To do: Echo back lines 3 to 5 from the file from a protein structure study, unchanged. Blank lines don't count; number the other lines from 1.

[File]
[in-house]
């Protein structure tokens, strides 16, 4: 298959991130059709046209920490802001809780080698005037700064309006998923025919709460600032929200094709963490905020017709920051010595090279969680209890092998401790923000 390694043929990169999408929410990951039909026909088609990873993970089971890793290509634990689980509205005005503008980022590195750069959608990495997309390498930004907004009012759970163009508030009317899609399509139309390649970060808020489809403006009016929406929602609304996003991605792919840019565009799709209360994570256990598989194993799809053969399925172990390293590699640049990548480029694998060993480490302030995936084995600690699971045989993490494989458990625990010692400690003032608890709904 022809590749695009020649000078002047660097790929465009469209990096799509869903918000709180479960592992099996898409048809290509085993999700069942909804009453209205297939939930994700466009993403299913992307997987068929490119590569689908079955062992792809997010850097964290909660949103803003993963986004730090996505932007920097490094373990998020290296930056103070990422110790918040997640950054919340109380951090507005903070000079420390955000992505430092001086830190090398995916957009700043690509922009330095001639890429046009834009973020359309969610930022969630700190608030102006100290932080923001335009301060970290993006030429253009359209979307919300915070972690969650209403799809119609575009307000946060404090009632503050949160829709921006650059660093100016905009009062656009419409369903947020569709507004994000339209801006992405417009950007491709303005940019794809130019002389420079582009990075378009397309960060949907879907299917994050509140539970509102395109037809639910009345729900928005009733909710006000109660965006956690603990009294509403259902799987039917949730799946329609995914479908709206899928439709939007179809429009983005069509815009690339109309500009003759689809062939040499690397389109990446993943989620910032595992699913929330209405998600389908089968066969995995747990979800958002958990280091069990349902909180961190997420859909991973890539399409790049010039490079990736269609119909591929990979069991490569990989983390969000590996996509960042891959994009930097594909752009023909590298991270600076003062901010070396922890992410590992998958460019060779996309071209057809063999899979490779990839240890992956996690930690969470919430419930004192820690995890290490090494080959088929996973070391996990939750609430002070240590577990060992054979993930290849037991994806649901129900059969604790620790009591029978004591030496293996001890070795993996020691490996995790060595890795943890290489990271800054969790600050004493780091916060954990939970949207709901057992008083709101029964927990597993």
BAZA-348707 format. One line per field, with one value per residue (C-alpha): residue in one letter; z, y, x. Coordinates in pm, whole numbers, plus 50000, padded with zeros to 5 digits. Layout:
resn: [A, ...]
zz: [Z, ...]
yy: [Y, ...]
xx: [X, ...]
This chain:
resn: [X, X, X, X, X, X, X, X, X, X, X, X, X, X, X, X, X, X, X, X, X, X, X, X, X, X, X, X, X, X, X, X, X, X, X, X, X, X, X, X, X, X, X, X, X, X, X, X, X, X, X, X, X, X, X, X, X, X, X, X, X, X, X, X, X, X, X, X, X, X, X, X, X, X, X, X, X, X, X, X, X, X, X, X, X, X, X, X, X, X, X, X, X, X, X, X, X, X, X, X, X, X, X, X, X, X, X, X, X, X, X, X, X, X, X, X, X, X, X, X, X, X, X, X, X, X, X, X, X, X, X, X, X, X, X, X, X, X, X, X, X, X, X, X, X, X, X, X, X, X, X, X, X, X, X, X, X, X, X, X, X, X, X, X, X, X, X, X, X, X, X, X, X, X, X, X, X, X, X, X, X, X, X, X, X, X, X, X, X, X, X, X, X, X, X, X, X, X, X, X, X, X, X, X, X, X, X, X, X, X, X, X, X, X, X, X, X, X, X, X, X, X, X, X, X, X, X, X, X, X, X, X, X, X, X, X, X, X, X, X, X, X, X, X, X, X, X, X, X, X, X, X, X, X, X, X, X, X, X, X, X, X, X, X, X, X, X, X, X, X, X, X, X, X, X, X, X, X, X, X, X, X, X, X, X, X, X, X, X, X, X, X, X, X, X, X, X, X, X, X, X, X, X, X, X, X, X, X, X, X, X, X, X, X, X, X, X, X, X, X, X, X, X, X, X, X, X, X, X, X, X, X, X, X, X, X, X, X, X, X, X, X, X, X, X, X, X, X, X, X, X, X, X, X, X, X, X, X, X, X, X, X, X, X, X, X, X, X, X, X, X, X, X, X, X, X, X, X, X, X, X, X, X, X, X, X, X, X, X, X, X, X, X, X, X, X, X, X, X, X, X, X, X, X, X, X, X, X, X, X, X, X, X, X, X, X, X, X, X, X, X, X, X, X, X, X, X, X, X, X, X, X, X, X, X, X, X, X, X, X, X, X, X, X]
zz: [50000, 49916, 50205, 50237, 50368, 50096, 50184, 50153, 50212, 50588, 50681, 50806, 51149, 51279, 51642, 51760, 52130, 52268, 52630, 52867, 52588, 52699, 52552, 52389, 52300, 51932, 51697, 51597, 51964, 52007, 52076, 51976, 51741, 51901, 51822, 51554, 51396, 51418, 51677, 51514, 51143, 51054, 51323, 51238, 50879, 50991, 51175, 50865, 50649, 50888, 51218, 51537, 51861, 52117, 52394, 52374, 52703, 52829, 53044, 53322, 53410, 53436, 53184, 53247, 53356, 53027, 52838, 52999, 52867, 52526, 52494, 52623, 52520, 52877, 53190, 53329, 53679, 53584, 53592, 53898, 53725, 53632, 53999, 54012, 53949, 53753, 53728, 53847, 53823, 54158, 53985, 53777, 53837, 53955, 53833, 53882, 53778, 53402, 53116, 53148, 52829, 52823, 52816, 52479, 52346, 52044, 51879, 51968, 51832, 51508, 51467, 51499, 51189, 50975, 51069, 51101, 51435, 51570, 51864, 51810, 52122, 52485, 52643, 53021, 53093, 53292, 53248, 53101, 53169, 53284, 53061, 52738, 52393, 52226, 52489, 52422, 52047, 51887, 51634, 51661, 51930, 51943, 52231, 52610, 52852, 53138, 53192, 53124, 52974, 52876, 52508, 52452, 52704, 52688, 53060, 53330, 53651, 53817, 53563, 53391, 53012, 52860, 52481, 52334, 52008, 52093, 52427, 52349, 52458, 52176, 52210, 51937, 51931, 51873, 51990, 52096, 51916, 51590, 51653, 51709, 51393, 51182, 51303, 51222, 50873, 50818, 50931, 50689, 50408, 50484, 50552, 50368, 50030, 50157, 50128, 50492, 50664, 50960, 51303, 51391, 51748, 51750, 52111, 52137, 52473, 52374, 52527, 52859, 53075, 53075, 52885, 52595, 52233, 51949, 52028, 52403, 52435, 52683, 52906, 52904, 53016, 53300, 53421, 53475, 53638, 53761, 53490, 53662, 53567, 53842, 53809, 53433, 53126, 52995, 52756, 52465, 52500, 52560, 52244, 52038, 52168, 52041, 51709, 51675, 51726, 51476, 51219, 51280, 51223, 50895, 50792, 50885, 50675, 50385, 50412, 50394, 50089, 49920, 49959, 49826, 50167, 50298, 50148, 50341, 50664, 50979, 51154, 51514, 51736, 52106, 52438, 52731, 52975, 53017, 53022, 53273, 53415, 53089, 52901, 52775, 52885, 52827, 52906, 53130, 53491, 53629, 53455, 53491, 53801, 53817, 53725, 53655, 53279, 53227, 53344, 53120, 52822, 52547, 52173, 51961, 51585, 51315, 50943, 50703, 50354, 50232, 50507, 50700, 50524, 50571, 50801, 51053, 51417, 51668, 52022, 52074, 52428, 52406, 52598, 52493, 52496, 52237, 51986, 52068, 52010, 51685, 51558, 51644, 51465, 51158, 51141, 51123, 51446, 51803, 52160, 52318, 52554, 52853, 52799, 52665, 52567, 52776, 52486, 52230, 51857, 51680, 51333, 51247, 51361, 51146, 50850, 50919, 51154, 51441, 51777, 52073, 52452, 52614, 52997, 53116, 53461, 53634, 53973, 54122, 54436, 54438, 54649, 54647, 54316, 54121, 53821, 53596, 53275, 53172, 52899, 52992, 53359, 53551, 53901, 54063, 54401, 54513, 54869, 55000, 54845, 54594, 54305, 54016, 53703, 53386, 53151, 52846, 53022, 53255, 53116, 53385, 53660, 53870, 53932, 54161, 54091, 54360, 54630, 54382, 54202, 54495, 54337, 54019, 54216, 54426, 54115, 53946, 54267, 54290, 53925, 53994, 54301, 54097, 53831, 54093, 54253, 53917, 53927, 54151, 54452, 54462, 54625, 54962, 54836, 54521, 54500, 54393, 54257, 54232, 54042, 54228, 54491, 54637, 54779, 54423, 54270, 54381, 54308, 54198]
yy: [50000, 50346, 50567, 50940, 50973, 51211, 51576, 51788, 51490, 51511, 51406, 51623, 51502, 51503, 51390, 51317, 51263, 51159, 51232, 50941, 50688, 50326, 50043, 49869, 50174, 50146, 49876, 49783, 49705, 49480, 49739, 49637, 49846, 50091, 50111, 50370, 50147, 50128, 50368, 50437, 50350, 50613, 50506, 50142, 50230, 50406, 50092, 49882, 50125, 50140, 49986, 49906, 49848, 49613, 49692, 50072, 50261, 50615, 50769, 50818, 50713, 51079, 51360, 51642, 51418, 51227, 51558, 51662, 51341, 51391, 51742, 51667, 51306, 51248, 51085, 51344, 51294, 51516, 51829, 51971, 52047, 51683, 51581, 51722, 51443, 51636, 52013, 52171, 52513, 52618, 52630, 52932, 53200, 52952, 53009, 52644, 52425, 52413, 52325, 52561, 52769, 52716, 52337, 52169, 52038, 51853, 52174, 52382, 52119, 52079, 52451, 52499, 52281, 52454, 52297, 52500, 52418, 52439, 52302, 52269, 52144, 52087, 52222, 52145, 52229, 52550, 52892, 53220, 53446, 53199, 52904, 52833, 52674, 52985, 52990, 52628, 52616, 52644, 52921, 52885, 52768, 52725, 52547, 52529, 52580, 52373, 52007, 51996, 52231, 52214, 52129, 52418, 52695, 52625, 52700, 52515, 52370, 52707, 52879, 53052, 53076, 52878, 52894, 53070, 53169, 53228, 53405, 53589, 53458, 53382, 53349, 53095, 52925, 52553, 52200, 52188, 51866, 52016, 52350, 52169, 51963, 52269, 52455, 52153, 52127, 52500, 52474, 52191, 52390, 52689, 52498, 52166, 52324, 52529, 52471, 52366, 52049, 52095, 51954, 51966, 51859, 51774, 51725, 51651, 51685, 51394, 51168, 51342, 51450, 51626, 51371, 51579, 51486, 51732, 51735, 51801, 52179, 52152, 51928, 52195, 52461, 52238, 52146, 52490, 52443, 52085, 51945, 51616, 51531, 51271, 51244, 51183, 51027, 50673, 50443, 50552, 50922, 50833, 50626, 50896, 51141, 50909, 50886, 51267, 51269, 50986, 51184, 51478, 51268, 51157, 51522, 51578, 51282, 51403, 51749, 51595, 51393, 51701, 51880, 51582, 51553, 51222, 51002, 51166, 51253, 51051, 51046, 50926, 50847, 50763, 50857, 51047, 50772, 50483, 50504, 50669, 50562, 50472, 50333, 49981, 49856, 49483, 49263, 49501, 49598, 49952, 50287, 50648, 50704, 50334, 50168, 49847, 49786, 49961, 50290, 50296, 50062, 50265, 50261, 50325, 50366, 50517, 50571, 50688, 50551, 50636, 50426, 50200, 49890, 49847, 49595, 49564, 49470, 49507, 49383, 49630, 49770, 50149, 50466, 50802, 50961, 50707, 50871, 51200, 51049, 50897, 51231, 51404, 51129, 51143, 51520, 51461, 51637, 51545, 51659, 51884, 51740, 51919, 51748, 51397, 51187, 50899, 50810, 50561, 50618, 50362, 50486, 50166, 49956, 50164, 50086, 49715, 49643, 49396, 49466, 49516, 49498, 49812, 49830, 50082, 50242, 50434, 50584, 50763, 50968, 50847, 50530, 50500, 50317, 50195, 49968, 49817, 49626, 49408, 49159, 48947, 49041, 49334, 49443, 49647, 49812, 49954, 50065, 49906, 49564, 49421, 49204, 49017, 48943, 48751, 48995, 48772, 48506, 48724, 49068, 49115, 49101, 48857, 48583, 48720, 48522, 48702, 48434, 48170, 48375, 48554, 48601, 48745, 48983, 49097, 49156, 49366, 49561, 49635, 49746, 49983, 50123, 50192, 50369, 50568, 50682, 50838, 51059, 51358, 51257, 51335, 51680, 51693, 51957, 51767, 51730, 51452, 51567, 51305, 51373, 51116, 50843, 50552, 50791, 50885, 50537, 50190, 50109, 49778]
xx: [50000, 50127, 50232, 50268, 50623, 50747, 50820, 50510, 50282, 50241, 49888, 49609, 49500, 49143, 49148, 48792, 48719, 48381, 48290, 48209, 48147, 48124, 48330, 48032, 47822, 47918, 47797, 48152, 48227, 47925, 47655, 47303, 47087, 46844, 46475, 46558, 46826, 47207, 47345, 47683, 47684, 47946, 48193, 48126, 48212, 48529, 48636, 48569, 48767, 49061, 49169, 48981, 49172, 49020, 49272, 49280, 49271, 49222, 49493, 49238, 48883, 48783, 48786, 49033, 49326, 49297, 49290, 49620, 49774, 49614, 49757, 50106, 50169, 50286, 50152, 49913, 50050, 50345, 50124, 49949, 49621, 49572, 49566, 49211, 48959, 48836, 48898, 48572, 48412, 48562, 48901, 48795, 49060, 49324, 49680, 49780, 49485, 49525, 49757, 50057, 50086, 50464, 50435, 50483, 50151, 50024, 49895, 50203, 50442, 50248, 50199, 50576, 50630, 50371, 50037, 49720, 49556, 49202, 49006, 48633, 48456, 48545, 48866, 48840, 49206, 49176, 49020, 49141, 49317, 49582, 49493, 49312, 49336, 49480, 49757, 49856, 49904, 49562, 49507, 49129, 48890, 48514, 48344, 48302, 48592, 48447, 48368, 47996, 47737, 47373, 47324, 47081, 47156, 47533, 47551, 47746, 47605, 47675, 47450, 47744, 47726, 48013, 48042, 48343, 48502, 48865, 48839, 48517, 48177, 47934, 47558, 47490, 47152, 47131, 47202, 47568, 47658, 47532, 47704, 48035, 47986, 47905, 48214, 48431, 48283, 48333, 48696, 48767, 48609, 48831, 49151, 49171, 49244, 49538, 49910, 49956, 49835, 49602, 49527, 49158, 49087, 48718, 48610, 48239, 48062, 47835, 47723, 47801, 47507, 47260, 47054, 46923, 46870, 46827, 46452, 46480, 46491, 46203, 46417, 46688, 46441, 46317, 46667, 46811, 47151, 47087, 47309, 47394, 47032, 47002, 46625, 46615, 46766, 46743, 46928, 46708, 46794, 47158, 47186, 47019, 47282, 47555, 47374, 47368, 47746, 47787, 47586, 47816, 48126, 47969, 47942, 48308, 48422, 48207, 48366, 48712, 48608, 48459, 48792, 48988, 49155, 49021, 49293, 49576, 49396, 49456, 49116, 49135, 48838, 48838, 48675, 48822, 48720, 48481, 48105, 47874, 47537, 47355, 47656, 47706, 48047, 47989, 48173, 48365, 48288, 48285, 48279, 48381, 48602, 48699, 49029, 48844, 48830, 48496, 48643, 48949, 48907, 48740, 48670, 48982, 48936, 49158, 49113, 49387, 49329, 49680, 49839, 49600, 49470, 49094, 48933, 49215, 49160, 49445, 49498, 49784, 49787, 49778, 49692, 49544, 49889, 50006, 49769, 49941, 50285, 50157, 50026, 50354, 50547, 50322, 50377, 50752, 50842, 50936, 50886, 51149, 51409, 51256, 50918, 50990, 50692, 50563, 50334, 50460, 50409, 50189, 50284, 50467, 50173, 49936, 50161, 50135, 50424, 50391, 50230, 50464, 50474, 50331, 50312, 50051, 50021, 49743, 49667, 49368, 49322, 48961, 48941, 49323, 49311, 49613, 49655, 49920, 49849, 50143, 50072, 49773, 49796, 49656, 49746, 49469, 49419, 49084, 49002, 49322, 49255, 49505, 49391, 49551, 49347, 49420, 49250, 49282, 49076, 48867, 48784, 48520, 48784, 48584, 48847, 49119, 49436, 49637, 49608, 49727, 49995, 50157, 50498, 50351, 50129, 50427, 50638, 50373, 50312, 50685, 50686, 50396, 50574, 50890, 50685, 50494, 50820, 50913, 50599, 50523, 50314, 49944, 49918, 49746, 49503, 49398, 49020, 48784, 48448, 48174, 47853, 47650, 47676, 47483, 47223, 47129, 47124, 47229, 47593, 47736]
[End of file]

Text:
BAZA-348707 format. One line per field, with one value per residue (C-alpha): residue in one letter; z, y, x. Coordinates in pm, whole numbers, plus 50000, padded with zeros to 5 digits. Layout:
resn: [A, ...]
zz: [Z, ...]